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The Young Trailers - A Story of Early Kentucky

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137 pages
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Ajouté le : 08 décembre 2010
Lecture(s) : 15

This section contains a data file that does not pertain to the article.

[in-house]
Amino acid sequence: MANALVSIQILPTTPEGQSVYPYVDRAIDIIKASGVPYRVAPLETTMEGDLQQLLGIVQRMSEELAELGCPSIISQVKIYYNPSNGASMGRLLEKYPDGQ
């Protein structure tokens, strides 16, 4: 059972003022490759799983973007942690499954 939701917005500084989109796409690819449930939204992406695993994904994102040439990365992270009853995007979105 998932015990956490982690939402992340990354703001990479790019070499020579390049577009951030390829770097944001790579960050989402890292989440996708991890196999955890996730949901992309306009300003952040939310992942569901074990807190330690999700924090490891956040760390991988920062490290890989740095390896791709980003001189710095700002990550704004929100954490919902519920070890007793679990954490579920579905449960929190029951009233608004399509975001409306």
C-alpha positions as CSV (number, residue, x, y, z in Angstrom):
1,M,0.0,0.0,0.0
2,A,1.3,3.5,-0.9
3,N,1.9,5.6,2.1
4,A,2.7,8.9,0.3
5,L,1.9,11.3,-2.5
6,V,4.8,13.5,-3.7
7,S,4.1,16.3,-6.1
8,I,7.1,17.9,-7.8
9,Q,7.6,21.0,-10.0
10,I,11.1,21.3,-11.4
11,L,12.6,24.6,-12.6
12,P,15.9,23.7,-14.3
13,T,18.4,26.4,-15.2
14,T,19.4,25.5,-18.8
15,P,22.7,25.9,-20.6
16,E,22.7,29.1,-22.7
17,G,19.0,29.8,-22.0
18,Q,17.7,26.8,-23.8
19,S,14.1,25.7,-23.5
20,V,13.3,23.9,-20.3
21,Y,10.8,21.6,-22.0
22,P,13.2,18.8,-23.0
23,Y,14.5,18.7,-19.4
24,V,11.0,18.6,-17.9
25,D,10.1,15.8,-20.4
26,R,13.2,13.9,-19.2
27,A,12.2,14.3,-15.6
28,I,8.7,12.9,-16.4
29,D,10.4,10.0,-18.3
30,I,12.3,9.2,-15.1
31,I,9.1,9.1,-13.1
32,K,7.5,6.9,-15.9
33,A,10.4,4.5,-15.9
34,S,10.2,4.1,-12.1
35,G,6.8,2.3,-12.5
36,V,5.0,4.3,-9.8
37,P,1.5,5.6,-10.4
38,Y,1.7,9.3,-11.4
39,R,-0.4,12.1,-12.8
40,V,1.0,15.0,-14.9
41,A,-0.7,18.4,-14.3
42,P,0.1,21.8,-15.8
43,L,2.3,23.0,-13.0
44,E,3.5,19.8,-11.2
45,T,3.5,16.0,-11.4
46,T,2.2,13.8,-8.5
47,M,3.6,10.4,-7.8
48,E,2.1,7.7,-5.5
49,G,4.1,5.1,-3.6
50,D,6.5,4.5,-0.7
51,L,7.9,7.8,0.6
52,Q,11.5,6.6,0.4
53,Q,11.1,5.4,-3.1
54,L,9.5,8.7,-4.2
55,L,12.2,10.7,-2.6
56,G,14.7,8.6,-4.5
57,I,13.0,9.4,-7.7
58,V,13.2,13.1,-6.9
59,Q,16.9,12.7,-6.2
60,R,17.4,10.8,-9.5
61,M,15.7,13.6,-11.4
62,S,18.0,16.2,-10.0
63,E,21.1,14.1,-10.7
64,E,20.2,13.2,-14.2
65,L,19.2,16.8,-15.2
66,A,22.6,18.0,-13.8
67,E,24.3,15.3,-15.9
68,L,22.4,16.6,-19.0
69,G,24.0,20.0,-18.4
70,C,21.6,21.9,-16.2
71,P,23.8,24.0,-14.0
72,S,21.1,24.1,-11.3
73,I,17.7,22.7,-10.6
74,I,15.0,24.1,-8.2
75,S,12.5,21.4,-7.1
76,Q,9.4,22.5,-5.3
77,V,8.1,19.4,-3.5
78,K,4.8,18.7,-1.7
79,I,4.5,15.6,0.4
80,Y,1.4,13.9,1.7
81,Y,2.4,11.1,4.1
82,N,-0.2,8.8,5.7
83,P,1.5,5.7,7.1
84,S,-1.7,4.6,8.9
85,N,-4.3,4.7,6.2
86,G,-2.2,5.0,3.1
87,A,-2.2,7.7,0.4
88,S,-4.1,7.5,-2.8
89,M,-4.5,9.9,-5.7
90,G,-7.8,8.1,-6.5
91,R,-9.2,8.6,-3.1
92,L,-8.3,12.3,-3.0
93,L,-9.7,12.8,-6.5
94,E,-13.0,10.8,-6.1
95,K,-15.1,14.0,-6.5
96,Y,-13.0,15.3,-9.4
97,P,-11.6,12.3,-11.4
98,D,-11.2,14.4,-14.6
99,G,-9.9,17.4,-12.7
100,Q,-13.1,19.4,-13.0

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The Project Gutenberg eBook, The Young Trailers, by Joseph A. Altsheler This eBook is for the use of anyone anywhere at no cost and with almost no restrictions whatsoever. You may copy it, give it away or re-use it under the terms of the Project Gutenberg License included with this eBook or online at www.gutenberg.org Title: The Young Trailers A Story of Early Kentucky Author: Joseph A. Altsheler Release Date: October 5, 2006 [eBook #19477] Language: English Character set encoding: ISO-8859-1 ***START OF THE PROJECT GUTENBERG EBOOK THE YOUNG TRAILERS*** E-text prepared by the Project Gutenberg Online Distributed Proofreading Team (http://www.pgdp.net/) The YOUNG TRAILERS A STORY OF EARLY KENTUCKY By JOSEPH A. ALTSHELER APPLETON-CENTURY-CROFTS, INC. NEW YORK C OPYRIGHT, 1907, BY D. APPLETON AND COMPANY All rights reserved. This book, or parts thereof, must not be reproduced in any form without permission of the publishers. C OPYRIGHT 1934 BY SALLIE B. A LTSHELER Printed in the United States of America TO SYDNEY A YOUNG KENTUCKIAN CONTENTS CHAPTER I.—INTO THE U NKNOWN CHAPTER II.—THE FIRST GREAT EXPLOIT CHAPTER III.—LOST IN THE WILDERNESS CHAPTER IV.—THE H AUNTED FOREST CHAPTER V.—AFLOAT CHAPTER VI.—THE VOICE OF THE WOODS CHAPTER VII.—THE GIANT BONES CHAPTER VIII.—THE WILD TURKEY'S "GOBBLE" CHAPTER IX.—THE ESCAPE CHAPTER X.—THE C AVE D UST CHAPTER XI.—THE FOREST SPELL CHAPTER XII.—THE PRIMITIVE MAN CHAPTER XIII.—THE C ALL OF D UTY CHAPTER XIV.—THE R ETURN CHAPTER XV.—THE SIEGE CHAPTER XVI.—A GIRL'S WAY CHAPTER XVII.—THE BATTLE IN THE FOREST CHAPTER XVIII.—THE TEST CHAPTER XIX.—AN ERRAND AND A FRIEND THE YOUNG TRAILERS CHAPTER I INTO THE UNKNOWN It was a white caravan that looked down from the crest of the mountains upon the green wilderness, called by the Indians, Kain-tuck-ee . The wagons, a score or so in number, were covered with arched canvas, bleached by the rains, and, as they stood there, side by side, they looked like a snowdrift against the emerald expanse of forest and foliage. The travelers saw the land of hope, outspread before them, a wide sweep of rolling country, covered with trees and canebrake, cut by streams of clear water, flowing here and there, and shining in the distance, amid the green, like threads of silver wire. All gazed, keen with interest and curiosity, because this unknown land was to be their home, but none was more eager than Henry Ware, a strong boy of fifteen who stood in front of the wagons beside the guide, Tom Ross, a tall, lean man the color of well-tanned leather, who would never let his rifle go out of his hand, and who had Henry's heartfelt admiration, because he knew so much about the woods and wild animals, and told such strange and absorbing tales of the great wilderness that now lay before them. But any close observer who noted Henry Ware would always have looked at him a second time. He was tall and muscled beyond his years, and when he walked his figure showed a certain litheness and power like that of the forest bred. His gaze was rapid, penetrating and inclusive, but never furtive. He seemed to fit into the picture of the wilderness, as if he had taken a space reserved there for him, and had put himself in complete harmony with all its details. The long journey from their old home in Maryland had been a source of unending variety and delight to Henry. There had been no painful partings. His mother and his brother and young sister were in the fourth wagon from the right, and his father stood beside it. Farther on in the same company were his uncles and aunts, and many of the old neighbors. All had come together. It was really the removal of a village from an old land to a new one, and with the familiar faces of kindred and friends around them, they were not lonely in strange regions, though mountains frowned and dark forests lowered. It was to Henry a return rather than a removal. He almost fancied that in some far-off age he had seen all these things before. The forests and the mountains beckoned in friendly fashion; they had no terrors, for even their secrets lay open before him. He seemed to breathe a newer and keener air than that of the old land left behind, and his mind expanded with the thought of fresh pleasures to come. The veteran guide, Ross, alone observed how the boy learned, through intuition, ways of the wilderness that others achieved only by hard experience. They had met fair weather, an important item in such a journey, and there had been no illness, beyond trifling ailments quickly cured. As they traveled slowly and at their ease, it took them a long time to pass through the settled regions. This part of the journey did not interest Henry so much. He was eager for the forests and the great wilderness where his fancy had already gone before. He wanted to see deer and bears and buffaloes, trees bigger than any that grew in Maryland, and mountains and mighty rivers. But they left the settlements behind at last, and came to the unbroken forest. Here he found his hopes fulfilled. They were on the first slopes of the mountains that divide Virginia from Kentucky, and the bold, wild nature of the country pleased him. He had never seen mountains before, and he felt the dignity and grandeur of the peaks. Sometimes he went on ahead with Tom Ross, the guide, his chosen friend, and then he considered himself, in very truth, a man, or soon to become one, because he was now exploring the unknown, leading the way for a caravan —and there could be no more important duty. At such moments he listened to the talk of the guide who taught the lesson that in the wilderness it was always important to see and to listen, a thing however that Henry already knew instinctively. He learned the usual sounds of the woods, and if there was any new noise he would see what made it. He studied, too, the habits of the beasts and birds. As for fishing, he found that easy. He could cut a rod with his clasp knife, tie a string to the end of it and a bent pin to the end of a string, and with this rude tackle he could soon catch in the mountain creeks as many fish as he wanted. Henry liked the nights in the mountains; in which he did not differ from his fellow-travelers. Then the work of the day was done; the wagons were drawn up in a half circle, the horses and the oxen were